MILWAUKEE (AP) _ A 21/2 -year-old boy who froze almost to death after wandering outside his house in 20 below weather wearing only pajamas is back to his playful self, kicking toys and balloons around his room as he makes medical history, doctors say.

''Our son was dead and he is alive,'' says Judy Troche, the mother of Michael Troche.

On Monday, Milwaukee Children's Hospital upgraded Michael's condition from critical to fair.

Michael was found the morning of Jan. 19 after he wandered from his parents' home in the subzero cold. His body temperature was 60 degrees, compared with the normal reading of 98.6, said Dr. Kevin Kelly, associate director of the pediatric intensive care unit at the hospital.

''When he came in, the legs and arms ... felt like blocks of ice, and as you squeezed the tissue, you could feel ice in the blood, as you would crush ice under the skin,'' Kelly said. He said the blood plasma appeared to have frozen.

At a news conference with the boy's parents Monday, Kelly said there was no known case of an accidental victim of hypothermia surviving a body core temperature that cold.

''Accidental hypothermia has been reported down to 19 degrees Centigrade (66 Fahrenheit), as best we can tell in the world's literature,'' he said. ''No one has any reports less than that.''

Michael faces another three to four weeks in the hospital because of frostbite and skin grafts to his arms and legs, the doctor said.

He said Michael's neurological functions were 100 percent normal. The boy is expected to regain most use of his extremities, although there was an indication of muscle damage to his left hand.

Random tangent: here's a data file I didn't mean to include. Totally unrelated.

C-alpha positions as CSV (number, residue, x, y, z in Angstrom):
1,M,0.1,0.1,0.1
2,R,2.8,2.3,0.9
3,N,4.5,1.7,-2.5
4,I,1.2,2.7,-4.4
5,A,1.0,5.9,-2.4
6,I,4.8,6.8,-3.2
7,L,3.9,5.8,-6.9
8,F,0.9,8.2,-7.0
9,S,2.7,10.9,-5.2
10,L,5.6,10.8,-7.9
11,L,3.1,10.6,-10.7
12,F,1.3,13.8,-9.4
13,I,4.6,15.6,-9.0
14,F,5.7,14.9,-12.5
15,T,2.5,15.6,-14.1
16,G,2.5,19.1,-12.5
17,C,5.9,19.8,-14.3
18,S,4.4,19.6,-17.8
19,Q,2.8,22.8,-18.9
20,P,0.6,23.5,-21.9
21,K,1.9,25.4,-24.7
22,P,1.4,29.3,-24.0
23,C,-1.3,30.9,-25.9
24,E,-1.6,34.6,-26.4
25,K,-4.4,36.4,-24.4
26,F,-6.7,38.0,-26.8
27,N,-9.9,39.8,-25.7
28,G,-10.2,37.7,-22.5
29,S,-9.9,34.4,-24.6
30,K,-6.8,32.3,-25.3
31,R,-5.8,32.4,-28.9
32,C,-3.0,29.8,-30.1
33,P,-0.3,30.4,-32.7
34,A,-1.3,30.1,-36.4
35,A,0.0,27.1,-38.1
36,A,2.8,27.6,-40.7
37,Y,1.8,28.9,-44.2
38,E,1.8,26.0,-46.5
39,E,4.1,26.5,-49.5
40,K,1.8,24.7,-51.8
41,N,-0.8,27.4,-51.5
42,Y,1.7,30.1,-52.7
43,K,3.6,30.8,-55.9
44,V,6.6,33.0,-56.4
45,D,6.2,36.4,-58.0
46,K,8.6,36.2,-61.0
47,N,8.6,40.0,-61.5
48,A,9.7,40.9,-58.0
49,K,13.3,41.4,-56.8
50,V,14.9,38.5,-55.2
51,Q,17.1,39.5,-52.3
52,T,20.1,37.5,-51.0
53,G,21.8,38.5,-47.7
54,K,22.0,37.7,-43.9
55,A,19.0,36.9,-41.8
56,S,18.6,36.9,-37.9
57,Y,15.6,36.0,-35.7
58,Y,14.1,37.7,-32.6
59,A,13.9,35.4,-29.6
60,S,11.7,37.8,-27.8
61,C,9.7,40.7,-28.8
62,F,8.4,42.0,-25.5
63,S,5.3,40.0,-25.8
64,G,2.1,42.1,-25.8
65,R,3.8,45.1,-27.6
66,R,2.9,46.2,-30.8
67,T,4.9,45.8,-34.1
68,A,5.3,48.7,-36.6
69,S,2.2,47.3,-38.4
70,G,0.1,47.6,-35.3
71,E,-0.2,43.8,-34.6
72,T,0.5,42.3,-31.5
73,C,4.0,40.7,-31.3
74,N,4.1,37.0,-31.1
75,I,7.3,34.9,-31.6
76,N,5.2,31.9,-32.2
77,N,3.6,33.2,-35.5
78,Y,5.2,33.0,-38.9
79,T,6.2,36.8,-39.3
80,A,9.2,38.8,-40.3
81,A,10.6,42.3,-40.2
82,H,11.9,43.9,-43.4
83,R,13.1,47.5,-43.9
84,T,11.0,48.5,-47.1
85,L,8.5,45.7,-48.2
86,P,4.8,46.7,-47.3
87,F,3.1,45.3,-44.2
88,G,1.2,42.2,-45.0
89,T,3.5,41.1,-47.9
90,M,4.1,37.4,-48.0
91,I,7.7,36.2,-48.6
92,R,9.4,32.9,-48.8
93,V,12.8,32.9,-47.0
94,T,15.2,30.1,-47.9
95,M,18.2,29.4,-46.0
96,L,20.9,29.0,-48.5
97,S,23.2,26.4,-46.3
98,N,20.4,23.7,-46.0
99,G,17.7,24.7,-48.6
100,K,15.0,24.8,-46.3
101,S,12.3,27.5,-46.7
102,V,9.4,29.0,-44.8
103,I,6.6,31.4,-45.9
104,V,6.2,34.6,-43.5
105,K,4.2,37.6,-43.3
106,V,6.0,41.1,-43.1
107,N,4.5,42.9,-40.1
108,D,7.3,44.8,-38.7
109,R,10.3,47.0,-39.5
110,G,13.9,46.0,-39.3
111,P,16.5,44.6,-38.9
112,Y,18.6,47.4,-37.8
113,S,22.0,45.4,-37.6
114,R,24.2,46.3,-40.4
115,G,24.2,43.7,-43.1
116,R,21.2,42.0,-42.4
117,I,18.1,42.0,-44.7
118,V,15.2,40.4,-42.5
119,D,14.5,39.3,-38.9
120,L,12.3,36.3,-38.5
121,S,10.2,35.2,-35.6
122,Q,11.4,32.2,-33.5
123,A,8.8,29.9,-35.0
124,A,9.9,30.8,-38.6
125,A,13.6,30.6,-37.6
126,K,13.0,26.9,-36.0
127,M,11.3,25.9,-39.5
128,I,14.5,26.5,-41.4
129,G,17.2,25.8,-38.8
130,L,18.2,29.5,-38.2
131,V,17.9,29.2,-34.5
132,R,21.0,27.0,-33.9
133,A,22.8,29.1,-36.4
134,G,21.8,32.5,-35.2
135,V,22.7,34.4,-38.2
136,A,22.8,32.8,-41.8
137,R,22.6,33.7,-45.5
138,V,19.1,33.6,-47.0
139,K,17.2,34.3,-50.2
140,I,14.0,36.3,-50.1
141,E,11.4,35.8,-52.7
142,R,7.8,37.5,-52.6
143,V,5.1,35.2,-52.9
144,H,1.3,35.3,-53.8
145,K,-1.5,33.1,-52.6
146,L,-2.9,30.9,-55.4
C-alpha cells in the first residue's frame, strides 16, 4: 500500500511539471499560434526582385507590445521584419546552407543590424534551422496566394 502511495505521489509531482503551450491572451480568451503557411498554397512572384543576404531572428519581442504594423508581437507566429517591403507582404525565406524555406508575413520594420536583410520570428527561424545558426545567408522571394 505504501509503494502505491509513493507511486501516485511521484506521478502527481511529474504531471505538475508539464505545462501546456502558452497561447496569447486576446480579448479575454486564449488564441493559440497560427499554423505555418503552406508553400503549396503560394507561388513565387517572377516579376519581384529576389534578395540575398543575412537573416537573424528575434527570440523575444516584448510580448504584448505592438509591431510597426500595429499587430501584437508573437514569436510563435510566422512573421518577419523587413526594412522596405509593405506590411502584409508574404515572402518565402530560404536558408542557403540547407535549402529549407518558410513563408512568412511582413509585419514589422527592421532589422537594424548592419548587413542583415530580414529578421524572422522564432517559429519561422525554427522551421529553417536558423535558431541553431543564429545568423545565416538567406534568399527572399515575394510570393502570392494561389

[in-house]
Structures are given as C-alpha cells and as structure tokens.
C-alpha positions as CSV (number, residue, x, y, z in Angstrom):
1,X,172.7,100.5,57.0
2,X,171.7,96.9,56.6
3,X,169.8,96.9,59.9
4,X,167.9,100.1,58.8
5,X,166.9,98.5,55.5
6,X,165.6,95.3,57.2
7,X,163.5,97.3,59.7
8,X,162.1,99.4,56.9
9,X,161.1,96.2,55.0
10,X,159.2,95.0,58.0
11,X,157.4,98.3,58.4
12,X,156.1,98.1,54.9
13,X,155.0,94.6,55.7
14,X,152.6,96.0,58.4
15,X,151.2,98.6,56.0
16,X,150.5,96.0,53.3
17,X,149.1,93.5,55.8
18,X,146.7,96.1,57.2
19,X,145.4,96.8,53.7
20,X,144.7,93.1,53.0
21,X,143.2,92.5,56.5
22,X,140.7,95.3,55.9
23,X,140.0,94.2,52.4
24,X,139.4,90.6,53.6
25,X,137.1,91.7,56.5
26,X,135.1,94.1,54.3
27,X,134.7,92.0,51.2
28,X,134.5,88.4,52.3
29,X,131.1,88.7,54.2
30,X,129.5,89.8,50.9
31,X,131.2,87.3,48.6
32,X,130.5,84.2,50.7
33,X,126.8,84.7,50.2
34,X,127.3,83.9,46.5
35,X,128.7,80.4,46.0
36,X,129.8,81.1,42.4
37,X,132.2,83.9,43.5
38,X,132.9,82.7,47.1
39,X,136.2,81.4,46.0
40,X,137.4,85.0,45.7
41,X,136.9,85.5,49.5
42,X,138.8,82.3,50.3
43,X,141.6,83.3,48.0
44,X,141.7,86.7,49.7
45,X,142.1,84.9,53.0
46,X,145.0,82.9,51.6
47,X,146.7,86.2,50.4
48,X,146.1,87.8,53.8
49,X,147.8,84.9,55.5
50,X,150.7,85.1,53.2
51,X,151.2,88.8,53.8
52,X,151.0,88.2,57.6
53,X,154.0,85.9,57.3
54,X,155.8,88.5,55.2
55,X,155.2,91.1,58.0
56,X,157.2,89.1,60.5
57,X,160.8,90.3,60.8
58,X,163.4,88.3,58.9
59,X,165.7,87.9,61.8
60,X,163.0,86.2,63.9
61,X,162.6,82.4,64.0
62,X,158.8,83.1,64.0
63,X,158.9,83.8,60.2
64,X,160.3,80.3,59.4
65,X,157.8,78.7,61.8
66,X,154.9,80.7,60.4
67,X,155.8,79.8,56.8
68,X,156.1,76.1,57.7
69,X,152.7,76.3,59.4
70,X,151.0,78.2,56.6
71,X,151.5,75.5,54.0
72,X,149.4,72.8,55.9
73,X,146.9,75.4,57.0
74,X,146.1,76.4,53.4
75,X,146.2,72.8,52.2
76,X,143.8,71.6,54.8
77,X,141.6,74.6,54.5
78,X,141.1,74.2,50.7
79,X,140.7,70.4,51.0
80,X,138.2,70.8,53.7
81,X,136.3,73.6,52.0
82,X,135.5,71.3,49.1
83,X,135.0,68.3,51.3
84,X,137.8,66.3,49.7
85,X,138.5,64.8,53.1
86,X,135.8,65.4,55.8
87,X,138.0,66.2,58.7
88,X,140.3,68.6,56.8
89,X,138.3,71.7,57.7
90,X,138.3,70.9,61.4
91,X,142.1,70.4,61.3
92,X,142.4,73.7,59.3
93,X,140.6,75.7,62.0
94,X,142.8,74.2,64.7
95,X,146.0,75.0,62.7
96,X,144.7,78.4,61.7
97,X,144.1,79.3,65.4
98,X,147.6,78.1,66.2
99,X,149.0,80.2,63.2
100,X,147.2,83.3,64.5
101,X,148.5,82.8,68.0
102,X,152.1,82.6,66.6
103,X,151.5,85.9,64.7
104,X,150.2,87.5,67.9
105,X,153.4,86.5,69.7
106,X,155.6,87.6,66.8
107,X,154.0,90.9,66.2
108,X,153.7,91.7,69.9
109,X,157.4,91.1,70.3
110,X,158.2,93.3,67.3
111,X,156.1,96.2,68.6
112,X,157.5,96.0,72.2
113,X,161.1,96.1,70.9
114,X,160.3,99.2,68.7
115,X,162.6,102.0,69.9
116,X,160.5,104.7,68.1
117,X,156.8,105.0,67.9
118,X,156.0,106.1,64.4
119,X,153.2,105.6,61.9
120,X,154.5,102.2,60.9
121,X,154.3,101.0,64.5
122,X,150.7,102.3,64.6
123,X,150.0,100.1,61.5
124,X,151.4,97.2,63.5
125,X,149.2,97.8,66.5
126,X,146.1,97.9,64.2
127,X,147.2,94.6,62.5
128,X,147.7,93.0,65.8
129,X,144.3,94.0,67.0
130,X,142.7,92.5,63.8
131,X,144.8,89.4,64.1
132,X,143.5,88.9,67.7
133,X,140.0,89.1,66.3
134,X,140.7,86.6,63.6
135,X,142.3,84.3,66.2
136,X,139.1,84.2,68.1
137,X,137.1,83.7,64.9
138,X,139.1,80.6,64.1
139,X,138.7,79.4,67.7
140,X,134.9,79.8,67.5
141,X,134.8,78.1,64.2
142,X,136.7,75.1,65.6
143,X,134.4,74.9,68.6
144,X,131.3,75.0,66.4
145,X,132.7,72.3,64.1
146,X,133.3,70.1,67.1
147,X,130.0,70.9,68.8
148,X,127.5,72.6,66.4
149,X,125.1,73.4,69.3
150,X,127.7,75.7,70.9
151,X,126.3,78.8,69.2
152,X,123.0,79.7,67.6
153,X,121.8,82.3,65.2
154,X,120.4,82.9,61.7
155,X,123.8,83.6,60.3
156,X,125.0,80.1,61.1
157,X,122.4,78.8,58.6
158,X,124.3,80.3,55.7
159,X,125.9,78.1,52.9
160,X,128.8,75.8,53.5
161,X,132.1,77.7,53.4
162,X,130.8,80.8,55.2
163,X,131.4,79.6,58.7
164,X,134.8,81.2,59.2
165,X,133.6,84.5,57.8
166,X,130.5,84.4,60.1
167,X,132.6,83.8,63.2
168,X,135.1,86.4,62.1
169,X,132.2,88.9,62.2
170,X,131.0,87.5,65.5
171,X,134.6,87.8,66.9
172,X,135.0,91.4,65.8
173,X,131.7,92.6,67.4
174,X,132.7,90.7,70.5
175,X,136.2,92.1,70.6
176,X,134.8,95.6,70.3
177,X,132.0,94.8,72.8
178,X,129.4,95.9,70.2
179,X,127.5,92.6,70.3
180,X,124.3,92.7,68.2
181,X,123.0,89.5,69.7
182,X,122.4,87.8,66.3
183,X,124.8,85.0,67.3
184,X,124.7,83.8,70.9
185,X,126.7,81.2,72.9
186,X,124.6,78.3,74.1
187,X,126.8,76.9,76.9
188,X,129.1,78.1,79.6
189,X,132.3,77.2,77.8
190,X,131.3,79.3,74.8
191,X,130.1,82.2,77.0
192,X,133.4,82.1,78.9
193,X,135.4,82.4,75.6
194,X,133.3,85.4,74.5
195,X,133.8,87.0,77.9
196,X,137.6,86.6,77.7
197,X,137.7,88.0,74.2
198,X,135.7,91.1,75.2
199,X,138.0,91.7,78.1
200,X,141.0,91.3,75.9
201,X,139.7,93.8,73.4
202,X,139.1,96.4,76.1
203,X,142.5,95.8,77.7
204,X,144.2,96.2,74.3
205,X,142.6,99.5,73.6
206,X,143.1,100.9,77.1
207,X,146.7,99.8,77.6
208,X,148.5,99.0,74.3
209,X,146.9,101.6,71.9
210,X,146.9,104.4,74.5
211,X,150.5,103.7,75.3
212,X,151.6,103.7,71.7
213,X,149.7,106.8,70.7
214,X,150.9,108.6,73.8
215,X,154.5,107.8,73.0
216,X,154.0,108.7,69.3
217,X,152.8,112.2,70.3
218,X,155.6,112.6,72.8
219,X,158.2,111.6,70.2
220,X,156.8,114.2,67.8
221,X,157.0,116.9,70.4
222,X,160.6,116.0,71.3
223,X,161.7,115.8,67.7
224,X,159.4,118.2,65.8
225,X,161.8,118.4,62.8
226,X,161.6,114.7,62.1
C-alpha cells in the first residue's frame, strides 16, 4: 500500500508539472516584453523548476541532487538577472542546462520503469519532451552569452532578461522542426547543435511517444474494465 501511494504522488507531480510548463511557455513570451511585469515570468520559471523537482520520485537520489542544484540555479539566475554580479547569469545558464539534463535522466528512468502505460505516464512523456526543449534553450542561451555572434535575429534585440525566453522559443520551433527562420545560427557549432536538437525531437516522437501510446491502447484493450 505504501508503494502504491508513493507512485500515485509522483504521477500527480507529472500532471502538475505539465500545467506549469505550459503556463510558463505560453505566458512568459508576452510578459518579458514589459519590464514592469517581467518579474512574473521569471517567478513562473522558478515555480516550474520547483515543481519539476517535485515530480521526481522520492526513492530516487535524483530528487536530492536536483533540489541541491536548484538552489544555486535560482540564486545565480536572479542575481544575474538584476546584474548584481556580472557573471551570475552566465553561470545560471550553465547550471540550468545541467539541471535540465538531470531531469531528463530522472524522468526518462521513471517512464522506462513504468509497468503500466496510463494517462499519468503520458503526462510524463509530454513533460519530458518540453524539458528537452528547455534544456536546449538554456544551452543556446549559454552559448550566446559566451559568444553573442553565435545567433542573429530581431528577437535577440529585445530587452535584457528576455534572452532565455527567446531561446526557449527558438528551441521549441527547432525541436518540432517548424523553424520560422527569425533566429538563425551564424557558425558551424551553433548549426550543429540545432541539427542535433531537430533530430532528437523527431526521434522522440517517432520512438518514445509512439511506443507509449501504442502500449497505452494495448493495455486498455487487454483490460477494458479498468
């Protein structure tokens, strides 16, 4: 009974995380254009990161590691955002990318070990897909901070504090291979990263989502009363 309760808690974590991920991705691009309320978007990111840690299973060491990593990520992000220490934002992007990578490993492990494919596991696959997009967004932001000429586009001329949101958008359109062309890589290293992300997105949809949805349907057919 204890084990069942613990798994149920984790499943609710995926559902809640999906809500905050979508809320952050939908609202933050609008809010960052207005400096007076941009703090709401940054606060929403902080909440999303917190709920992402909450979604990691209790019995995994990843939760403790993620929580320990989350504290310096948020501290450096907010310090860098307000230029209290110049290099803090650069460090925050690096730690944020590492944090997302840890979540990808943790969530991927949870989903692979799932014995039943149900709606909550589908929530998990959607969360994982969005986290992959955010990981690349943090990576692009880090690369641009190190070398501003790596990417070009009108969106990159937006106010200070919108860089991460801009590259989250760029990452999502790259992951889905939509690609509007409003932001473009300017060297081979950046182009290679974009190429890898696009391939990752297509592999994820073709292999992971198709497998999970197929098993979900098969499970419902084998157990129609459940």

Mrs. Troche had left for her job as a registered nurse before Michael wandered from the home. Her husband, James, was sleeping and their 6-year-old daughter, Chris, was watching television.

Michael may have been outside anywhere from 30 minutes to 31/2 hours, Kelly said. His heart stopped.

''When he was brought into the hospital, he had no vital signs,'' said hospital spokesman Leigh Morris. ''If you didn't know better, you would have said he was clinically dead.''

Oxygenated blood was forced through Michael's body, he was connected to a heart-lung machine to warm his blood, and drugs were used to prevent swelling of brain tissues.

His arms and legs became swollen with fluid from ice-damaged cells, and cuts were made to allow tissues to expand. Skin grafts were used later to heal the cuts and frostbitten areas.

''Probably one of the happiest moments of my life was when they came and told us his heart was beating again'' after about one hour of resuscitation, Mrs. Troche recalled.

It took five hours to warm Michael's body to normal, Kelly said.

Michael gave his first sign of awareness four days later when he nodded his head at the mention of his favorite television show, ''Sesame Street,'' Mrs. Troche said.Within a day, he was able to speak, saying the names of two favorite things, ''gum and popcorn,'' she said.

''He wants to go home,'' said his father.

Michael has regained his playfulness, his parents said.

While he doesn't like the bandages on his hands, ''he is enjoying the splints on his legs,'' Troche said, adding that Michael was using them to kick toys and balloons around his hospital room.

Kelly said therapeutic uses of hypothermia, in which the body is intentionally cooled for certain types of heart surgery, had indicated that it should be possible to have an accident victim like Michael fully recover if the right resuscitation methods were used.

''We knew it was possible, but this really just confirms that it is possible,'' he said.''What's been learned from Michael is going to add a lot to the wealth of knowledge about hypothermia.''